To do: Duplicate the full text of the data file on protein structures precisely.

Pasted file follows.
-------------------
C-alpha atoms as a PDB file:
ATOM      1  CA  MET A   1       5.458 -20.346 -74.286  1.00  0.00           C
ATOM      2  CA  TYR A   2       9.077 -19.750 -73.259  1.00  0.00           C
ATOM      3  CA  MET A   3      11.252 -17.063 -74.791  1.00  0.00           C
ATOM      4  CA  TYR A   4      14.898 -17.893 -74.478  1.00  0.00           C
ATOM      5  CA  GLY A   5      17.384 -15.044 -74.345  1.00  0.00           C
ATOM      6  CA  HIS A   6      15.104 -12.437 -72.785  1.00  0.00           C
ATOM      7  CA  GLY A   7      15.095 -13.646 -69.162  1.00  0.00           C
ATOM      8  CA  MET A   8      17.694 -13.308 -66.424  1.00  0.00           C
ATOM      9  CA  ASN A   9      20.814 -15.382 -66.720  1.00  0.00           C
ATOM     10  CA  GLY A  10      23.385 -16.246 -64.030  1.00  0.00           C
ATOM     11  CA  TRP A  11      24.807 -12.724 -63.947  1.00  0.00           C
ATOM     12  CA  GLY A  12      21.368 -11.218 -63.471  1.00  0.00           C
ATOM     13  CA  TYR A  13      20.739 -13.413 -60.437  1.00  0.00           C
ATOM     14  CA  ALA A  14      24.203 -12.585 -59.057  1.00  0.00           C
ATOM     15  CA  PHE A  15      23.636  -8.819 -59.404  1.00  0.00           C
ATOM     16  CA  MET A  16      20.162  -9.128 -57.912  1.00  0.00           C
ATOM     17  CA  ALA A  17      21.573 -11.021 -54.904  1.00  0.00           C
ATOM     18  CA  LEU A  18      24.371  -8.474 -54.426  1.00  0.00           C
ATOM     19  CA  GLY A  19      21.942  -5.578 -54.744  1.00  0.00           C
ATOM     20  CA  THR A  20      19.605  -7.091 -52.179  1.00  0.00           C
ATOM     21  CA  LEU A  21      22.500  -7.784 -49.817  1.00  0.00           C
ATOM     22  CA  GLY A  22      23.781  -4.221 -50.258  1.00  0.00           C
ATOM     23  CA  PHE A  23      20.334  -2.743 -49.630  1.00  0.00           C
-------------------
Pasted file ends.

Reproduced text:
C-alpha atoms as a PDB file:
ATOM      1  CA  MET A   1       5.458 -20.346 -74.286  1.00  0.00           C
ATOM      2  CA  TYR A   2       9.077 -19.750 -73.259  1.00  0.00           C
ATOM      3  CA  MET A   3      11.252 -17.063 -74.791  1.00  0.00           C
ATOM      4  CA  TYR A   4      14.898 -17.893 -74.478  1.00  0.00           C
ATOM      5  CA  GLY A   5      17.384 -15.044 -74.345  1.00  0.00           C
ATOM      6  CA  HIS A   6      15.104 -12.437 -72.785  1.00  0.00           C
ATOM      7  CA  GLY A   7      15.095 -13.646 -69.162  1.00  0.00           C
ATOM      8  CA  MET A   8      17.694 -13.308 -66.424  1.00  0.00           C
ATOM      9  CA  ASN A   9      20.814 -15.382 -66.720  1.00  0.00           C
ATOM     10  CA  GLY A  10      23.385 -16.246 -64.030  1.00  0.00           C
ATOM     11  CA  TRP A  11      24.807 -12.724 -63.947  1.00  0.00           C
ATOM     12  CA  GLY A  12      21.368 -11.218 -63.471  1.00  0.00           C
ATOM     13  CA  TYR A  13      20.739 -13.413 -60.437  1.00  0.00           C
ATOM     14  CA  ALA A  14      24.203 -12.585 -59.057  1.00  0.00           C
ATOM     15  CA  PHE A  15      23.636  -8.819 -59.404  1.00  0.00           C
ATOM     16  CA  MET A  16      20.162  -9.128 -57.912  1.00  0.00           C
ATOM     17  CA  ALA A  17      21.573 -11.021 -54.904  1.00  0.00           C
ATOM     18  CA  LEU A  18      24.371  -8.474 -54.426  1.00  0.00           C
ATOM     19  CA  GLY A  19      21.942  -5.578 -54.744  1.00  0.00           C
ATOM     20  CA  THR A  20      19.605  -7.091 -52.179  1.00  0.00           C
ATOM     21  CA  LEU A  21      22.500  -7.784 -49.817  1.00  0.00           C
ATOM     22  CA  GLY A  22      23.781  -4.221 -50.258  1.00  0.00           C
ATOM     23  CA  PHE A  23      20.334  -2.743 -49.630  1.00  0.00           C